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Community Living Care Wants to Add to its Family of Caregivers

By Andrew Wilson

Community Living Care, Inc. (CLC) prides itself on being a family that cares for people with intellectual and developmental disabilities, but right now that family needs to get bigger.

“Currently, there is a staffing crisis for every healthcare service provider and CLC is no exception,” said Jason McIntosh, CLC’s chief administrative officer. “It’s been a train that we’ve seen coming for some time now, but the pandemic has made it so much worse.”

Like all organizations that provide care, CLC must have its front-line workers, called direct service professionals or DSPs, in direct contact with its clients on a daily or almost daily basis. While COVID-19 safety precautions are always practiced, there is no way to do the type of work the DSPs provide on a remote work basis. There must be personal interaction to keep clients safe, and such close contact has led some staff to rethink their employment status.

“We have amazing DSPs,” said McIntosh, who cited the fact that 42 percent of CLC’s workforce has been with the organization for 10 years or longer. “The hearts of our people are definitely dedicated to their work. We literally could not do this without them. However, right now we are desperate for more people.”

CLC has one of the best benefit packages in the industry, a result of founder Hayes E. Treasure’s belief that CLC staff is like a family that needs to be cared for with great benefits. McIntosh says that pay is competitive within the industry, but somewhat limited due to the Medicaid Waiver reimbursement.

“Specific rates of reimbursement are set by the state and the state only adjusts rates every three years or so,” he said. To compensate for this, CLC has gotten creative with recruitment strategies.

Even with the limitations due to government reimbursement, CLC is providing hiring bonuses to new hires of up to $2,500. Current employees can also earn $250 if they refer a friend who is hired. In addition, staff are encouraged to participate in CLC’s yard sign program geared toward recruiting new employees. If the new hire mentions seeing a specific sign, and its placement can be definitively tied to a specific staff member, that staff member will receive a $250 bonus.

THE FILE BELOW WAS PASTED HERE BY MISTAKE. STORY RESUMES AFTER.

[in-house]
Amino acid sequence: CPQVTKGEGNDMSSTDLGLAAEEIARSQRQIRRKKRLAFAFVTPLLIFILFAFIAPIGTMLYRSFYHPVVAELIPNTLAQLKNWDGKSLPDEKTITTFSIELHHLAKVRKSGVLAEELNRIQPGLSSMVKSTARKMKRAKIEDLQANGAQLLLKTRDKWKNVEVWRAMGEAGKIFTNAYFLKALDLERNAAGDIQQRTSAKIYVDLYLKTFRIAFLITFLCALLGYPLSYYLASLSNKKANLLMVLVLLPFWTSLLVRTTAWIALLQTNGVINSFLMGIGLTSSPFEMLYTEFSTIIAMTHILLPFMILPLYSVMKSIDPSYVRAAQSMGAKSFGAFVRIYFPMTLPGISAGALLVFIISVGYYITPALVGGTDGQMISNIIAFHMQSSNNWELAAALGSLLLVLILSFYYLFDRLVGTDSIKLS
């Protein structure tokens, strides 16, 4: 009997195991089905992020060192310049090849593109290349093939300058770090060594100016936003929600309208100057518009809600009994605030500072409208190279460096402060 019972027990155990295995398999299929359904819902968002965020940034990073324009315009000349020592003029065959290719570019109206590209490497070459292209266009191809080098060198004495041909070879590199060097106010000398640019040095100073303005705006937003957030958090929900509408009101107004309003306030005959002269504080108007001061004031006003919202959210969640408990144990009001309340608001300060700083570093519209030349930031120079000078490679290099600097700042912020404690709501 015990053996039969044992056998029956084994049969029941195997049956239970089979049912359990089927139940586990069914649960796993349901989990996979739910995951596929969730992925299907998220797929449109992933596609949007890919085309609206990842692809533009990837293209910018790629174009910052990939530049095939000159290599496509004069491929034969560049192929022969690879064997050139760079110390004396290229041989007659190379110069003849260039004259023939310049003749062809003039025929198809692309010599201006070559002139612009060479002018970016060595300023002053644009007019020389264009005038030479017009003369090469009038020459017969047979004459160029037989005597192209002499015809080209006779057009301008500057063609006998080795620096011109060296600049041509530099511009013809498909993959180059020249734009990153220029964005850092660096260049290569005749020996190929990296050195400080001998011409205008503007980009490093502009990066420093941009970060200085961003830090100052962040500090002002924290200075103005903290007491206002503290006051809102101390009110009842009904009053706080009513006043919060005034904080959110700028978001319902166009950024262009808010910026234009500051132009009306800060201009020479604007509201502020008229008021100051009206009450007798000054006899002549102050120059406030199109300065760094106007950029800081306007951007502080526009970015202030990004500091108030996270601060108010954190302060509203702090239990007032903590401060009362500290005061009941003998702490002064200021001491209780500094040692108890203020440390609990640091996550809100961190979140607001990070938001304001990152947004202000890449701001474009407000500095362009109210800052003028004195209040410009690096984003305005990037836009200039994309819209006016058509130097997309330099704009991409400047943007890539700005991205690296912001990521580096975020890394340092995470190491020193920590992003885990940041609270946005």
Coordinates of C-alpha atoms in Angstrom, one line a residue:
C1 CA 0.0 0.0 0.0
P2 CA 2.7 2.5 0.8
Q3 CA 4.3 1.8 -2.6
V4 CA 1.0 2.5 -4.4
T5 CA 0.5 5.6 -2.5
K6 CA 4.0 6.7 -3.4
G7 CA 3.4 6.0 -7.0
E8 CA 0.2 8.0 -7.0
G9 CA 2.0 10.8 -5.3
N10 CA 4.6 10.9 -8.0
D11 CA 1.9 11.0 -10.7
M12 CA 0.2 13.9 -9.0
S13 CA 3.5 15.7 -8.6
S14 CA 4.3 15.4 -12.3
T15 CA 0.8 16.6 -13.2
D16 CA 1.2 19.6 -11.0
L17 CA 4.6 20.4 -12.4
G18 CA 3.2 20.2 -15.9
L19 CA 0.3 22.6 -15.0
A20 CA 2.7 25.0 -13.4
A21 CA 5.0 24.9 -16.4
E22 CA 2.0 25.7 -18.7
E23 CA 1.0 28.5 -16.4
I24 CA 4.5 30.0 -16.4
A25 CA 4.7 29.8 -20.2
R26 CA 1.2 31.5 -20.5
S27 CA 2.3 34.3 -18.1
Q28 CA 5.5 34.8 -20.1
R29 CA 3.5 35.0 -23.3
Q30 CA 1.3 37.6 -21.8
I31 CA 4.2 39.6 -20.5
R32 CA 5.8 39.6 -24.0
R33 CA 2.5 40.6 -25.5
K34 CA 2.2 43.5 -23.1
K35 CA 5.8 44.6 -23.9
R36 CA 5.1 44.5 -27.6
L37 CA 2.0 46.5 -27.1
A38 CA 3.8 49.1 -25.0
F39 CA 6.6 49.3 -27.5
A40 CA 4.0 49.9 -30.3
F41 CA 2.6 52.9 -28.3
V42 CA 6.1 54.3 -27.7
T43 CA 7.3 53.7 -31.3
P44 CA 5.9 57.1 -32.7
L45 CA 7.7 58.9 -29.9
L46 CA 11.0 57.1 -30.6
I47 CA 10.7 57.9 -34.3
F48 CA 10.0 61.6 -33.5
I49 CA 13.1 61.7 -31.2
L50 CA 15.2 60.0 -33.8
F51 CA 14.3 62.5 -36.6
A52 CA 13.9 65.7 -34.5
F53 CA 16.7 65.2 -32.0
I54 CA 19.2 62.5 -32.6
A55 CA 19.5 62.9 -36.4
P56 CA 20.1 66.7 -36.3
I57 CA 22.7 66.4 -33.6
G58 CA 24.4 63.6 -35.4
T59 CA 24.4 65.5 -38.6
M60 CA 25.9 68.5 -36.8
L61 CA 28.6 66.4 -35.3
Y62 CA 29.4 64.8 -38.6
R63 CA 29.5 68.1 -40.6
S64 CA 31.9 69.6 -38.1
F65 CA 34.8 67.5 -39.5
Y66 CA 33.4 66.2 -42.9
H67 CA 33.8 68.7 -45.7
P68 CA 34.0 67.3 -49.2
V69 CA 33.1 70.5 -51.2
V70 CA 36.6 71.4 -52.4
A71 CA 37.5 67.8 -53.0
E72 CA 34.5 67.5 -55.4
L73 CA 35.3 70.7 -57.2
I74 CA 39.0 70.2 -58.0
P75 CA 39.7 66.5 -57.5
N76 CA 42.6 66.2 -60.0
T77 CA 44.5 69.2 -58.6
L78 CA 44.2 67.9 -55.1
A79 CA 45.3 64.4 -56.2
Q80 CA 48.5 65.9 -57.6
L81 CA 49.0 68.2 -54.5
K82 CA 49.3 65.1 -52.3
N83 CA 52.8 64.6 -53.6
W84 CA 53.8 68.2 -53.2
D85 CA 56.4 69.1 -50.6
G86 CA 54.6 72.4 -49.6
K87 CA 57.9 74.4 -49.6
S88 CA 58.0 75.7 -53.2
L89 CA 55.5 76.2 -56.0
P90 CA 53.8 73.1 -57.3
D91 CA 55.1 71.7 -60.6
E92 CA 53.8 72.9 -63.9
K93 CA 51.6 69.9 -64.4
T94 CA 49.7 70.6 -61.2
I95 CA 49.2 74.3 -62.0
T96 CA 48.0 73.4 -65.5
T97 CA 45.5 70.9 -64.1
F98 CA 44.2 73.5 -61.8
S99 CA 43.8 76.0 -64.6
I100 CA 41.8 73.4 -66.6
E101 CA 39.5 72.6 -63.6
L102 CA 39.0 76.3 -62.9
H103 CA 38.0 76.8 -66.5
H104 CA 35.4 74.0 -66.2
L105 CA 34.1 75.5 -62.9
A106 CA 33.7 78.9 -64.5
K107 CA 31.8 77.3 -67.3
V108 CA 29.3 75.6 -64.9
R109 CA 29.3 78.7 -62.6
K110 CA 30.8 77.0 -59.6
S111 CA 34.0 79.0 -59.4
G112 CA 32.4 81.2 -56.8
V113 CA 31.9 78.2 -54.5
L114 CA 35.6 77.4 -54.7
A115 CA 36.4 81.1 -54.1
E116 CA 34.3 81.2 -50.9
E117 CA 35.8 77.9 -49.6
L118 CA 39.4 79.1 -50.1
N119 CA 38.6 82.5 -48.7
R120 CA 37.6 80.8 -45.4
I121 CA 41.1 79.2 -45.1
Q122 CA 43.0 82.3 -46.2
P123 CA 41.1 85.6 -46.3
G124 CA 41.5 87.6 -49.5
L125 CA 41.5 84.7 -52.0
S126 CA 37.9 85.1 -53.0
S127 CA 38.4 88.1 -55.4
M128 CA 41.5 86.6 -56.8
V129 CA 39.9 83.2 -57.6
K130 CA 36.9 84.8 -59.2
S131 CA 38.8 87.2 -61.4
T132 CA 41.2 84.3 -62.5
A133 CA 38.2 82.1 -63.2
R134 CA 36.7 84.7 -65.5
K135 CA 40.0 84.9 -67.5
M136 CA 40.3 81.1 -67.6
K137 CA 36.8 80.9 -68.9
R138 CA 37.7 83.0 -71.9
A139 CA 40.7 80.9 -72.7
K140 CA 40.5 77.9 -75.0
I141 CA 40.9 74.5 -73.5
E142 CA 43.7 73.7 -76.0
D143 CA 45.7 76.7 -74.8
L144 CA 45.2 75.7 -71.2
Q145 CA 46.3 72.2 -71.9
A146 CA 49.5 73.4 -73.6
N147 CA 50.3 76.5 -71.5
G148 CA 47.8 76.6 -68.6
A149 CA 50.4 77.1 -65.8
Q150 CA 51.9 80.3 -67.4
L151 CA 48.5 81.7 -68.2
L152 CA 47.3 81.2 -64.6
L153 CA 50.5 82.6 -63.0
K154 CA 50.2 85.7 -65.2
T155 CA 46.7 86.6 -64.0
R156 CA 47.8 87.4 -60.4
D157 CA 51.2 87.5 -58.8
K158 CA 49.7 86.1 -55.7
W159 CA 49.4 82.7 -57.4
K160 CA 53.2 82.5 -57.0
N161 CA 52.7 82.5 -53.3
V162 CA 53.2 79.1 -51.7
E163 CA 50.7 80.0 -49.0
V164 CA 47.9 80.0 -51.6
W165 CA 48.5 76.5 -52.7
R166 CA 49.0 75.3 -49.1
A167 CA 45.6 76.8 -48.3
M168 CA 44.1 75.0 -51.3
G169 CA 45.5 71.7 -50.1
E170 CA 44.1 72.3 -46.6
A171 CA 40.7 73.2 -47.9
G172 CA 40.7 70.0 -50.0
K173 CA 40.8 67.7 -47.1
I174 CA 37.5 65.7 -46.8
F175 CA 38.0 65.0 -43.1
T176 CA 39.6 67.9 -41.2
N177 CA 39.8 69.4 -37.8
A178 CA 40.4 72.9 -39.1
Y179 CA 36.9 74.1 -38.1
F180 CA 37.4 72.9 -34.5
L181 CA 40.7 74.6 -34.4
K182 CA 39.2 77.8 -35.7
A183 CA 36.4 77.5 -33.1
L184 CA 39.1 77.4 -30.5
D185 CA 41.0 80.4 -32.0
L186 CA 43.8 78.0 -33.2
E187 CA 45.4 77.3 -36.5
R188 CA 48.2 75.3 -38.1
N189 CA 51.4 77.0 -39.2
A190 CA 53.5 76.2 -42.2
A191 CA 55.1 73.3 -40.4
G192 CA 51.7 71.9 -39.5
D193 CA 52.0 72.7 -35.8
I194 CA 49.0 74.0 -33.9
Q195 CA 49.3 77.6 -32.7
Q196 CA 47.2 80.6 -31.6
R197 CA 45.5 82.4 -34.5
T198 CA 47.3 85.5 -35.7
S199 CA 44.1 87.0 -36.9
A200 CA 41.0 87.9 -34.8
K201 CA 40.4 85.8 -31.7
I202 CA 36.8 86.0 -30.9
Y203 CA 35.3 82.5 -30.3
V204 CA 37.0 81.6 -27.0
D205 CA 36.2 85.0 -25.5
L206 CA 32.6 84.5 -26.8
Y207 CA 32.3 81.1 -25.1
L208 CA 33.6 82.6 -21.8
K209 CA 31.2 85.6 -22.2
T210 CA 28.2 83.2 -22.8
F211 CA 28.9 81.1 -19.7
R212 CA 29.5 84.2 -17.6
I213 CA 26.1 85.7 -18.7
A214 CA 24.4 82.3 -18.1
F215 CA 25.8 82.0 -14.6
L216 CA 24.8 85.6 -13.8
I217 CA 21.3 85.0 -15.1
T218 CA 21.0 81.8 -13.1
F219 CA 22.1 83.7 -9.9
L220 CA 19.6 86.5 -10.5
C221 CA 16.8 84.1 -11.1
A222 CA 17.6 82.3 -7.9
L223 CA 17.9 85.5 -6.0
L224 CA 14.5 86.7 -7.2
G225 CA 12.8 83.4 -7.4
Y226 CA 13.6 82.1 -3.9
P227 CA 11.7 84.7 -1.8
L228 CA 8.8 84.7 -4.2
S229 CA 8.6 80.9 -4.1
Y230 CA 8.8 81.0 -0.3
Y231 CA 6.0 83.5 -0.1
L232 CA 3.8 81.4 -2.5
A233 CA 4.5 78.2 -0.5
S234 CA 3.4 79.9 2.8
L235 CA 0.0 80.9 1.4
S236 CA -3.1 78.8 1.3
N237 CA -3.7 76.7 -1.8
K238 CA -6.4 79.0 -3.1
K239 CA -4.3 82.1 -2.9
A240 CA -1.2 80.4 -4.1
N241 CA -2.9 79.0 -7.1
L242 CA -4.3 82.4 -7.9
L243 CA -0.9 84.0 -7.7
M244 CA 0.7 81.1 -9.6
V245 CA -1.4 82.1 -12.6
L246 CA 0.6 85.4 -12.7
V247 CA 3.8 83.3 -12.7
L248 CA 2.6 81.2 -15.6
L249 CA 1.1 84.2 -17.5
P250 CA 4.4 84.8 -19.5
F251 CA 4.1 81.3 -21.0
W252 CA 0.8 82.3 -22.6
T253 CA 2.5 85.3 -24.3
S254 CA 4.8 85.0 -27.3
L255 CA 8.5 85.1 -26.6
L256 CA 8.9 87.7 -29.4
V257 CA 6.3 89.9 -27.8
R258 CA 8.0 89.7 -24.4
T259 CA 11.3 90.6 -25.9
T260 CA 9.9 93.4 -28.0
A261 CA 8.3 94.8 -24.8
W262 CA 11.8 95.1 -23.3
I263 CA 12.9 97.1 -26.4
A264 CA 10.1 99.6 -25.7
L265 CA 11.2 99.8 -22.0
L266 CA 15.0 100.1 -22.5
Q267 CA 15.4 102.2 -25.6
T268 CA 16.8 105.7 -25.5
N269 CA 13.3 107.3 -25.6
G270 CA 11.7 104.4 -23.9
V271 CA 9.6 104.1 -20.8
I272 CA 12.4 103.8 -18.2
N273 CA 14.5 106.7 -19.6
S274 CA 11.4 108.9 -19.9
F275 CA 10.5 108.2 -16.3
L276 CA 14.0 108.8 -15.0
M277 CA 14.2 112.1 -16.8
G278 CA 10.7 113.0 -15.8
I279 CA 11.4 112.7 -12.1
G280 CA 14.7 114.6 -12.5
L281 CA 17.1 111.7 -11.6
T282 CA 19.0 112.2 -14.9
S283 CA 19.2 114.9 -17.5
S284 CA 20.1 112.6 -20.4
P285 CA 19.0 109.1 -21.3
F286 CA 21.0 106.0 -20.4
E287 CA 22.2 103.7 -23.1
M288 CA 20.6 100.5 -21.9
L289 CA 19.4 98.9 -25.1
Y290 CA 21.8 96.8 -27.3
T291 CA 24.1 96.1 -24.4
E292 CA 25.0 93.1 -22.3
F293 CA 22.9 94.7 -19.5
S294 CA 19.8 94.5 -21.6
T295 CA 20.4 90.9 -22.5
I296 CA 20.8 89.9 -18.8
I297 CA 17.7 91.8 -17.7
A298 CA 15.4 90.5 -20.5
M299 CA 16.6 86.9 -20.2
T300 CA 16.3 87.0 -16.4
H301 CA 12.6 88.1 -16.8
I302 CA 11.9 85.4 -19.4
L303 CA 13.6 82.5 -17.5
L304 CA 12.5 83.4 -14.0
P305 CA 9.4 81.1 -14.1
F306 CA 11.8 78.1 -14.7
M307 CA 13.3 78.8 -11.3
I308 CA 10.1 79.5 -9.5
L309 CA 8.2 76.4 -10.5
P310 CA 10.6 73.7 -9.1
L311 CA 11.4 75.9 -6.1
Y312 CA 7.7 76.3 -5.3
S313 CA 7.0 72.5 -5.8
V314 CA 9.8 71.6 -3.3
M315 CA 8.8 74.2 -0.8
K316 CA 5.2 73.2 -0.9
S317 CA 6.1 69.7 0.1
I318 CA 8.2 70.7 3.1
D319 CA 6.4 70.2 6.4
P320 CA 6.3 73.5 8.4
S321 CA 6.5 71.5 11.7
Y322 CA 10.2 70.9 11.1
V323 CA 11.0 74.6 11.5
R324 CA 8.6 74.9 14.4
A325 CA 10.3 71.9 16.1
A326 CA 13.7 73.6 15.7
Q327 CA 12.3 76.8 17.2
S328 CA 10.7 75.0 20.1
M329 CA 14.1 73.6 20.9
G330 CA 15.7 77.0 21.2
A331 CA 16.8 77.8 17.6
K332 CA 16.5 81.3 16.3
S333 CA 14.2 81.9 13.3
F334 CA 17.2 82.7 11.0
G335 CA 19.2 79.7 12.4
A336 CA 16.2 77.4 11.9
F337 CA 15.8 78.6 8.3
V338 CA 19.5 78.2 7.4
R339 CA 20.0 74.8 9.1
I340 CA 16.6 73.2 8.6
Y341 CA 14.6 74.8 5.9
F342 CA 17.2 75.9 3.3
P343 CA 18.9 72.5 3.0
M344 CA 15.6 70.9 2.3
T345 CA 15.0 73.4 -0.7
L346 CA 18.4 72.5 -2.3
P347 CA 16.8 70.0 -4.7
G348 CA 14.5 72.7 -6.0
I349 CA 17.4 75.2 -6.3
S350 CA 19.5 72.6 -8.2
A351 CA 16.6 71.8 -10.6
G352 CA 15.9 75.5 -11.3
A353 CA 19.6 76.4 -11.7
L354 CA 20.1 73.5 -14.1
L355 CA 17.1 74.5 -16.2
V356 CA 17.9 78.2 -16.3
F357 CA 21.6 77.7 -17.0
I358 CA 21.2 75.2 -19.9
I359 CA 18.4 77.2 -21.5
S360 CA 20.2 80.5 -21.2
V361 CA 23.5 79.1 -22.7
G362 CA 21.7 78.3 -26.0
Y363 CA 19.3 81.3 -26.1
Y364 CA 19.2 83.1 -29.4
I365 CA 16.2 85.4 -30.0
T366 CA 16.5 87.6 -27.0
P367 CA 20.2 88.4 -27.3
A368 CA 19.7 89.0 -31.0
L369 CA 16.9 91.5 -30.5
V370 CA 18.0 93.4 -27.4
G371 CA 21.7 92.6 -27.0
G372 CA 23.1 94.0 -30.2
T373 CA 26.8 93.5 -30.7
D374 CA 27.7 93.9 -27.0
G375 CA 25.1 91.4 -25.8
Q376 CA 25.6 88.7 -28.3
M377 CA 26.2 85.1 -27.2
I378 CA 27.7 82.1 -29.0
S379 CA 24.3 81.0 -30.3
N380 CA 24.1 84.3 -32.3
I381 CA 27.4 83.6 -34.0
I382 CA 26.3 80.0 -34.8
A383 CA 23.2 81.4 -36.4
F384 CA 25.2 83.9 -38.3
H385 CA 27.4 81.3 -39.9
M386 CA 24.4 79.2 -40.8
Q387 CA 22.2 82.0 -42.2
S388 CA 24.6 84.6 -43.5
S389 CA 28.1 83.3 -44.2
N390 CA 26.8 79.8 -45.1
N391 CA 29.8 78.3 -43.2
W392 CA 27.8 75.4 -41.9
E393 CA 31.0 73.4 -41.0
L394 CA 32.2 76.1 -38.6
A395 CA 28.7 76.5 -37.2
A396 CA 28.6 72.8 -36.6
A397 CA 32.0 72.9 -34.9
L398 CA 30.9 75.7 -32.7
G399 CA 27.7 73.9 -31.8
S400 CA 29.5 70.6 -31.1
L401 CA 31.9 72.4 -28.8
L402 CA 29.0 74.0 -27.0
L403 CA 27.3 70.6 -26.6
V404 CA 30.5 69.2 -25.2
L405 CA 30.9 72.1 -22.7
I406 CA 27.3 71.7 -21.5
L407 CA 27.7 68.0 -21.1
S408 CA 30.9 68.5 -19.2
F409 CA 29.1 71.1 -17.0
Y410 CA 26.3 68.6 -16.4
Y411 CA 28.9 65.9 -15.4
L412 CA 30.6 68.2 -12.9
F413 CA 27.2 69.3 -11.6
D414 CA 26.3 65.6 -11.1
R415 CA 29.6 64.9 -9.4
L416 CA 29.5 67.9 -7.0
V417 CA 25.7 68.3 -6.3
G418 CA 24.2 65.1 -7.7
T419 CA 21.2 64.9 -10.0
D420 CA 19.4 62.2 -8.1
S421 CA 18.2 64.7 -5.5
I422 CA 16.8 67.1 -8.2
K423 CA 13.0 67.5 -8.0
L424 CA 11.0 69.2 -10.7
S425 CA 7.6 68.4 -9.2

“We’re trying to come up with all manner of benefits and incentives because we need people who have a heart for caring for others,” said McIntosh. “Our staff often wears multiple hats so that our clients can remain safe.”

Those multiple hats the DSPs wear may include everything from providing daily hygiene and care, teaching and maintaining skills, scheduling and running medical appointments, providing transportation, activities of many sorts, and even providing counseling when emotions are running high in the client and/or the family. Even with those multiple demands, CLC staff provide a standard of care that is best reflected in the survey comments from the families of clients.

  • “We love our workers. They go above and beyond to help us.”
  • “Can’t say enough good things about CLC and its staff!”
  • “CLC Personnel are very kind.”
  • “Our daughter absolutely adores school and staff.”
  • “CLC staff does a wonderful job with our son. She is always on time, comes up with great activities, and our son is always so happy to see her. We never want to lose her.”

CLC doesn’t want to lose “her” or any other staff either. That’s why they are hoping to attract more staff who have a heart for caring for people with developmental disabilities.

“Everyone is doing what they have to do to provide care for our clients,” said McIntosh. “We need more good people.”

If you are interested in exploring career opportunities with CLC, please visit CLC on the web at communitylivingcare.com, email CLC-Jobs@communitylivingcare.com, or call (724) 836-8747.

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